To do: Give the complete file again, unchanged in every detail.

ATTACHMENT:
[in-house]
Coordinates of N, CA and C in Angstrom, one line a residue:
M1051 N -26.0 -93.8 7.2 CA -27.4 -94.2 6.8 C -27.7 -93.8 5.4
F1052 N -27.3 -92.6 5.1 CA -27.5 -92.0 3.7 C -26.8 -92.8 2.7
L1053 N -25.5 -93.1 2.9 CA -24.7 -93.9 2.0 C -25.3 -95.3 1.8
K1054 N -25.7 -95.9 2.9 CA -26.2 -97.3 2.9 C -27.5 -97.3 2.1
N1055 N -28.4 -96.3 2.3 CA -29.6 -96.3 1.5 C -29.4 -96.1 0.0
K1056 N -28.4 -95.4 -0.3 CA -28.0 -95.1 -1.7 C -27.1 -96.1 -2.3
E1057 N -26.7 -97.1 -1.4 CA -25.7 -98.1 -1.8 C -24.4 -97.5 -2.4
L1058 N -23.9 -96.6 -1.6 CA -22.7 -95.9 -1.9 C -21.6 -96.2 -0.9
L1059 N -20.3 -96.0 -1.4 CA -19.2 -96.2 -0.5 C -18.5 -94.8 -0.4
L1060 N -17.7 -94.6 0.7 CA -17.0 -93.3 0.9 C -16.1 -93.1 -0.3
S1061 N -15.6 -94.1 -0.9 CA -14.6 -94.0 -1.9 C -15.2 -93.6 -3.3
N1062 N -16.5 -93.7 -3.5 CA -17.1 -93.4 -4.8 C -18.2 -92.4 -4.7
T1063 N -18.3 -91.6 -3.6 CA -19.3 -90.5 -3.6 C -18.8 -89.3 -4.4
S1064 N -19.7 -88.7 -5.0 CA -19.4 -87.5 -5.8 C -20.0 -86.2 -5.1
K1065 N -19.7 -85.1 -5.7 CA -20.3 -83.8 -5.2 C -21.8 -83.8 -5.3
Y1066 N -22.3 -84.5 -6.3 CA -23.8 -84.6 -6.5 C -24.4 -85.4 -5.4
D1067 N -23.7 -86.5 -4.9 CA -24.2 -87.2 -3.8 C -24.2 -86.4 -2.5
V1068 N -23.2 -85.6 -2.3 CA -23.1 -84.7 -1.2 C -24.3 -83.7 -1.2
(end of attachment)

[in-house]
Coordinates of N, CA and C in Angstrom, one line a residue:
M1051 N -26.0 -93.8 7.2 CA -27.4 -94.2 6.8 C -27.7 -93.8 5.4
F1052 N -27.3 -92.6 5.1 CA -27.5 -92.0 3.7 C -26.8 -92.8 2.7
L1053 N -25.5 -93.1 2.9 CA -24.7 -93.9 2.0 C -25.3 -95.3 1.8
K1054 N -25.7 -95.9 2.9 CA -26.2 -97.3 2.9 C -27.5 -97.3 2.1
N1055 N -28.4 -96.3 2.3 CA -29.6 -96.3 1.5 C -29.4 -96.1 0.0
K1056 N -28.4 -95.4 -0.3 CA -28.0 -95.1 -1.7 C -27.1 -96.1 -2.3
E1057 N -26.7 -97.1 -1.4 CA -25.7 -98.1 -1.8 C -24.4 -97.5 -2.4
L1058 N -23.9 -96.6 -1.6 CA -22.7 -95.9 -1.9 C -21.6 -96.2 -0.9
L1059 N -20.3 -96.0 -1.4 CA -19.2 -96.2 -0.5 C -18.5 -94.8 -0.4
L1060 N -17.7 -94.6 0.7 CA -17.0 -93.3 0.9 C -16.1 -93.1 -0.3
S1061 N -15.6 -94.1 -0.9 CA -14.6 -94.0 -1.9 C -15.2 -93.6 -3.3
N1062 N -16.5 -93.7 -3.5 CA -17.1 -93.4 -4.8 C -18.2 -92.4 -4.7
T1063 N -18.3 -91.6 -3.6 CA -19.3 -90.5 -3.6 C -18.8 -89.3 -4.4
S1064 N -19.7 -88.7 -5.0 CA -19.4 -87.5 -5.8 C -20.0 -86.2 -5.1
K1065 N -19.7 -85.1 -5.7 CA -20.3 -83.8 -5.2 C -21.8 -83.8 -5.3
Y1066 N -22.3 -84.5 -6.3 CA -23.8 -84.6 -6.5 C -24.4 -85.4 -5.4
D1067 N -23.7 -86.5 -4.9 CA -24.2 -87.2 -3.8 C -24.2 -86.4 -2.5
V1068 N -23.2 -85.6 -2.3 CA -23.1 -84.7 -1.2 C -24.3 -83.7 -1.2